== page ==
As in Caso and Wedeck, we review de novo the summary judgment in favor of Edison and against plaintiff, and independently determine "whether the parties have met their respective burdens and whether facts not subject to triable dispute warrant judgment for the moving party as a matter of law." (Caso, supra, 163 Cal.App.4th at p. 887; see also Wedeck, supra, 59 Cal.App.4th at p. 855.)

2. Undisputed Evidence Establishes that Edison Was Plaintiff's Special Employer

Edison satisfied its burden on summary judgment that it was plaintiff's special employer. Edison's evidence establishes that it had the ability to control the result of plaintiff's work and the means by which it was accomplished, including the details relating to his job performance at the time of the accident. As discussed above, the right to control an employee is the primary consideration for determining the existence of a special employment relationship. (Kowalski, supra, 23 Cal.3d at p. 175; Wedeck, supra, 59 Cal.App.4th at p. 857.)

The loaned employee agreements between Bechtel and Edison provide the starting point for our analysis. The agreements gave Edison the right of "exclusive supervision, direction and control" over plaintiff's work at San Onofre. (Italics added.) By contrast, the agreements released Bechtel from any responsibility over plaintiff's work performance.

The agreements are highly probative of Edison's right to control, although they are not dispositive if there is disputed evidence to show that the parties ignored the contractual language, or otherwise created different realities in practice. (See Kowalski, supra, 23 Cal.3d at p. 176 ["'The contract cannot affect the true relationship of the parties to it. Nor can it place an employee in a different position from that which he actually held'"].)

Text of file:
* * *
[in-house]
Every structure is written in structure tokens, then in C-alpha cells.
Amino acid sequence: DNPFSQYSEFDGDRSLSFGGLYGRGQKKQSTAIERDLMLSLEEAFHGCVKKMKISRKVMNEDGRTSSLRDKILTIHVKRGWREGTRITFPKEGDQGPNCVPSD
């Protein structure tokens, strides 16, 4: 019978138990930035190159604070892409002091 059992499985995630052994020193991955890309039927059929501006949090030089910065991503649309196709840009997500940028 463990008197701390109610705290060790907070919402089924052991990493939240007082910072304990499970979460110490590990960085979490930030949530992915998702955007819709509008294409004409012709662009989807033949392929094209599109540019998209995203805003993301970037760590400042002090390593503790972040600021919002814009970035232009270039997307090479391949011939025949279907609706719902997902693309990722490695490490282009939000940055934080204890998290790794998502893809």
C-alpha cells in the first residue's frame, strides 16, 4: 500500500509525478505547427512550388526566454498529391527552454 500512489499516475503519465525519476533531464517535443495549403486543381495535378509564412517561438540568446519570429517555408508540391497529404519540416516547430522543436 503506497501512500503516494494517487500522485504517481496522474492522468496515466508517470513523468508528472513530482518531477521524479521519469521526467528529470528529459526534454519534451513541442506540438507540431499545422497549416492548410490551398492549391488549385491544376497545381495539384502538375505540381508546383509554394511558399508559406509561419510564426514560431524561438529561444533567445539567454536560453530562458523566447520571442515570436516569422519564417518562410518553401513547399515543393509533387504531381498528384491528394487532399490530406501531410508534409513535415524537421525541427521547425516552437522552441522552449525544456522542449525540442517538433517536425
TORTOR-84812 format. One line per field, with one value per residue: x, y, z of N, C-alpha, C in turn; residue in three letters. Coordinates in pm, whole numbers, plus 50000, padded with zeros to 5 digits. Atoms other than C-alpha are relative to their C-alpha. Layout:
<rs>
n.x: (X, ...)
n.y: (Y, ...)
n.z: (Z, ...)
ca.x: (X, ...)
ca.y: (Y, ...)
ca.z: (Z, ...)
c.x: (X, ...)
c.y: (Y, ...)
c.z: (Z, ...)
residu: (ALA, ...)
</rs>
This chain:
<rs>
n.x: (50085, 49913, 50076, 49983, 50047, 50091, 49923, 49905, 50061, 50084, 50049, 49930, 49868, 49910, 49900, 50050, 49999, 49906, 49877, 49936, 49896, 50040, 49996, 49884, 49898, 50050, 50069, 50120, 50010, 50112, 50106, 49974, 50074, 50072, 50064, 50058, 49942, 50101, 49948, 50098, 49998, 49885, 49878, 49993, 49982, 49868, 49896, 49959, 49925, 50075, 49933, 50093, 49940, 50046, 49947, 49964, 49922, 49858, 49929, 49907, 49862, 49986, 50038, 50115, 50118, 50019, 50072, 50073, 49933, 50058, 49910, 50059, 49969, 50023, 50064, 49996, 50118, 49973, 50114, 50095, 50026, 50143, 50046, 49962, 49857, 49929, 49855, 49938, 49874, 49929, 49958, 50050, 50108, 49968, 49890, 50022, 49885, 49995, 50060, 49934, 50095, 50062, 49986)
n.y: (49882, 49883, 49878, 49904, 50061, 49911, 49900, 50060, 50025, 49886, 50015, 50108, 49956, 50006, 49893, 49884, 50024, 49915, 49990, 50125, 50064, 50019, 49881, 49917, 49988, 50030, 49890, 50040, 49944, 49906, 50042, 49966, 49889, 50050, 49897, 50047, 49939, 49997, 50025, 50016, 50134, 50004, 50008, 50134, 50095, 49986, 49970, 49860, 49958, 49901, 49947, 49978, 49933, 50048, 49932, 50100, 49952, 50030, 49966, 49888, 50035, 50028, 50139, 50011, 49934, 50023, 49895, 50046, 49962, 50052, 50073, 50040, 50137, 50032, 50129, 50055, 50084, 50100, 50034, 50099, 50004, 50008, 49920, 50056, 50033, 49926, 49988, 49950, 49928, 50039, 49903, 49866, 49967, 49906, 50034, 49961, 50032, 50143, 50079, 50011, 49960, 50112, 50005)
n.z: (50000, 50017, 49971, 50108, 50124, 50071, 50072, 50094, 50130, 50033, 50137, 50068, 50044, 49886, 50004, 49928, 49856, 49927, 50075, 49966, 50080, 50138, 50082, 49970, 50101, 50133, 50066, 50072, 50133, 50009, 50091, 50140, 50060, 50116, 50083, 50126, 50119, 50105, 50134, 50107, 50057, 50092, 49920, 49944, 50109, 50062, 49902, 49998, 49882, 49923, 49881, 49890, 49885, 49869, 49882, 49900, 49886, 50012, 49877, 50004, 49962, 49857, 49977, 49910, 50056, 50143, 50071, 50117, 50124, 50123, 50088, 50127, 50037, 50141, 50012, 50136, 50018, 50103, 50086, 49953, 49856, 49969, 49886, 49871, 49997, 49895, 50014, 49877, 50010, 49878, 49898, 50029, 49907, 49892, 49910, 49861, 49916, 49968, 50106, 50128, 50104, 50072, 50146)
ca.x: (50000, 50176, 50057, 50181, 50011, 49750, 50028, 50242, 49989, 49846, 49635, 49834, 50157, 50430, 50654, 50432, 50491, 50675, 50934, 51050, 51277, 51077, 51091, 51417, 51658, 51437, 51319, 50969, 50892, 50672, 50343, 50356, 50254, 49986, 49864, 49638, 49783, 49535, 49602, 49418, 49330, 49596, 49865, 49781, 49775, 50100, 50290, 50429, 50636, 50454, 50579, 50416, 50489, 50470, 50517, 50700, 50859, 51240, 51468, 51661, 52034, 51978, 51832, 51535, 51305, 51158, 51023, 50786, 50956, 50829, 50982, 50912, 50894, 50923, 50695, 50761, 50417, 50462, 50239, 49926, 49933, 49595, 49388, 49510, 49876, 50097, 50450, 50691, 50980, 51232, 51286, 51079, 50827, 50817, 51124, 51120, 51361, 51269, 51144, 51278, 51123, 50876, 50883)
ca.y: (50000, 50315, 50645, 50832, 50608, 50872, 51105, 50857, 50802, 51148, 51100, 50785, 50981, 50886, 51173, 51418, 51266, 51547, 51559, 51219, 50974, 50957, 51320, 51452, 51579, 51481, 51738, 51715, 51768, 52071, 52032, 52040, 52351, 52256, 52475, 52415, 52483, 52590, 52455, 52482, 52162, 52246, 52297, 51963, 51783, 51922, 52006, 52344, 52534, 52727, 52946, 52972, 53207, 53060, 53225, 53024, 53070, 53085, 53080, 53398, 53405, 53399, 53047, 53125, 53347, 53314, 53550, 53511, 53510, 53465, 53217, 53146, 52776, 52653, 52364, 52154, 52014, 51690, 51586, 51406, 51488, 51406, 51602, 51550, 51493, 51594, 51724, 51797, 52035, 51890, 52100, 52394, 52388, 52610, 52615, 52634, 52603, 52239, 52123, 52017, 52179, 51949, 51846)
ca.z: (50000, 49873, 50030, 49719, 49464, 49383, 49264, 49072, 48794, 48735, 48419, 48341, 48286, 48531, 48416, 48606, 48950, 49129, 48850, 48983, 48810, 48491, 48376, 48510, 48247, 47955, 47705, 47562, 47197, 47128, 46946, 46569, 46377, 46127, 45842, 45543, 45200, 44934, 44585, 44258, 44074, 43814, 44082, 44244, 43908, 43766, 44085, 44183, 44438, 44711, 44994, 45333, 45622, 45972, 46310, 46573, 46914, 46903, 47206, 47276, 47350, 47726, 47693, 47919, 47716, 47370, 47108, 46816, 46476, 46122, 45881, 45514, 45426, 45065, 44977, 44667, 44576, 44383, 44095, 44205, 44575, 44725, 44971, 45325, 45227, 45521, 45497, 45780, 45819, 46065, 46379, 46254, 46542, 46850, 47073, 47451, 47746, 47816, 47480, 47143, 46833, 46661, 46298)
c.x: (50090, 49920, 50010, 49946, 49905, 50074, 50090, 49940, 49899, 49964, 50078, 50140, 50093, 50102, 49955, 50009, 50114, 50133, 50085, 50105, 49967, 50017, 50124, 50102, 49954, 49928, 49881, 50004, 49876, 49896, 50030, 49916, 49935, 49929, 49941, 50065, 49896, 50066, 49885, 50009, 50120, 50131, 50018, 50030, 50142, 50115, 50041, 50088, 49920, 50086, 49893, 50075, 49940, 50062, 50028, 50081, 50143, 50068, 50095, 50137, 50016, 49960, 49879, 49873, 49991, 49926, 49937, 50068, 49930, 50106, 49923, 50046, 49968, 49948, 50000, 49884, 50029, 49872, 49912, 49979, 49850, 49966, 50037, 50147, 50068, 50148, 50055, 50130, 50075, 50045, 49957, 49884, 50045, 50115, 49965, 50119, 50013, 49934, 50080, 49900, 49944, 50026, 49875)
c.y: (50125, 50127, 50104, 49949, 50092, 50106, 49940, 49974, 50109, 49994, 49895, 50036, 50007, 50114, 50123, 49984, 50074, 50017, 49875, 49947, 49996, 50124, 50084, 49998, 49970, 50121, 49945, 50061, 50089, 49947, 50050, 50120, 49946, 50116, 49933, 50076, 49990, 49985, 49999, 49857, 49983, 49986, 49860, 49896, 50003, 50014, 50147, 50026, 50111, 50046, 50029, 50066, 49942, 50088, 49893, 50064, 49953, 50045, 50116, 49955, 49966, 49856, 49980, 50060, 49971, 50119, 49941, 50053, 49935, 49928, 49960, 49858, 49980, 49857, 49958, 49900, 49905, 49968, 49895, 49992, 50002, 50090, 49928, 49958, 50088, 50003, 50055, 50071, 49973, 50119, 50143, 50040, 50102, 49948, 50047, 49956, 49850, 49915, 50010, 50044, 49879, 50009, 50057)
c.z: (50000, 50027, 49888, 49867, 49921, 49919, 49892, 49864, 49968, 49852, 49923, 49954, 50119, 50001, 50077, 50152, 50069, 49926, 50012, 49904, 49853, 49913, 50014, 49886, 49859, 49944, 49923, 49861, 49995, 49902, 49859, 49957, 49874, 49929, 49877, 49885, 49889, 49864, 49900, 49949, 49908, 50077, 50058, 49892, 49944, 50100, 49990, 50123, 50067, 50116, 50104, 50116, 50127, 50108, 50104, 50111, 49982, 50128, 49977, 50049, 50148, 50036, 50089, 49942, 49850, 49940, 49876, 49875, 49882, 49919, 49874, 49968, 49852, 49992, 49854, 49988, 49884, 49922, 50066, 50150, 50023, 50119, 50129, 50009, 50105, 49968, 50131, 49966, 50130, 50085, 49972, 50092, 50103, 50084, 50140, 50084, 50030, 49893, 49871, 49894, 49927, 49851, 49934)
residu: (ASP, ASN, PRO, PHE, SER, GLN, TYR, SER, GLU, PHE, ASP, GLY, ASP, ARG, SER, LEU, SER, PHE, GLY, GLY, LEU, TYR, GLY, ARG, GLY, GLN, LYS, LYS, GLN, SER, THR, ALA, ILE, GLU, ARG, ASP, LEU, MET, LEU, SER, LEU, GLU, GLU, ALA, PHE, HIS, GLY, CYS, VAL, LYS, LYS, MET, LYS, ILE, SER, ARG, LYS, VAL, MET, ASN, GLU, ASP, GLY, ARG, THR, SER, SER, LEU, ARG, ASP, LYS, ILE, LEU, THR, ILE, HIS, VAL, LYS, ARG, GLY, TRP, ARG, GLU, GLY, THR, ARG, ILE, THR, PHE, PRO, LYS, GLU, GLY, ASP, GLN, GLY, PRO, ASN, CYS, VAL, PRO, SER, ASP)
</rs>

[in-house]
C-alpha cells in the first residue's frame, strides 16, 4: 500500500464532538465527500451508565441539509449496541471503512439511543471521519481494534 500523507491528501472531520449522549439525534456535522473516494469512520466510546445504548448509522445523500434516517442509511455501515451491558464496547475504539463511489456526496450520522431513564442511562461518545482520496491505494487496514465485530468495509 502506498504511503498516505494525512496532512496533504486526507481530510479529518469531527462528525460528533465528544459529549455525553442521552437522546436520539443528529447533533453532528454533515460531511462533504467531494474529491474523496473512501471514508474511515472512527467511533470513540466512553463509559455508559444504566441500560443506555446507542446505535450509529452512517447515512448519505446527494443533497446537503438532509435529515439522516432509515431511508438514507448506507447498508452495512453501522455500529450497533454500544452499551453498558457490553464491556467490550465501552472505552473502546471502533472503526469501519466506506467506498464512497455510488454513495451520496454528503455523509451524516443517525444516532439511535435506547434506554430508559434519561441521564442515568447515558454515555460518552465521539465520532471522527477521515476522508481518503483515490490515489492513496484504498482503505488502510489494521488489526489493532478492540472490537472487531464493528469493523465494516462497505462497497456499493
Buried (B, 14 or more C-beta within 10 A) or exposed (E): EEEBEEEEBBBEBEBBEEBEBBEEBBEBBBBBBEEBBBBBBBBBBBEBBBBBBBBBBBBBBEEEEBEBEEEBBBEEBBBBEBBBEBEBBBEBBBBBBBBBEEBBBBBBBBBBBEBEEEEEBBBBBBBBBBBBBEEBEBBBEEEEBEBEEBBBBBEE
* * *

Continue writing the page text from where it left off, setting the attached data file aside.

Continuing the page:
There is no such contradictory evidence in the record, nor any evidence showing that Bechtel or Edison acted inconsistently with the contractual terms. Edison's direction and control over plaintiff's activities was undisputed. During the four years in which he was driving trucks at San Onofre, plaintiff was under the supervision of Carla Brown, Edison's transportation manager, who provided his job assignments frequently throughout the day, and to whom he reported when he finished each task. Plaintiff completed an Edison daily log to track his location, time and activities. At the end of every day, plaintiff gave the completed log to Brown. Bechtel did not direct the manner in which plaintiff performed his deliveries for Edison.

Here is how plaintiff himself described his working relationship with Brown during his deposition:

"Q. But in the morning would you say, Carla [Brown], I'm going to Delivery X and Delivery Y?

"A. No.

"Q. She would tell you how to do it?

"A. Exactly."

And, in the same deposition:

"A. [Carla Brown] was in control.

"Q. She was in control. She receive[d] the assignments. She gave out assignments. And she also kept track of your completion of work, correct?

"A. Yes.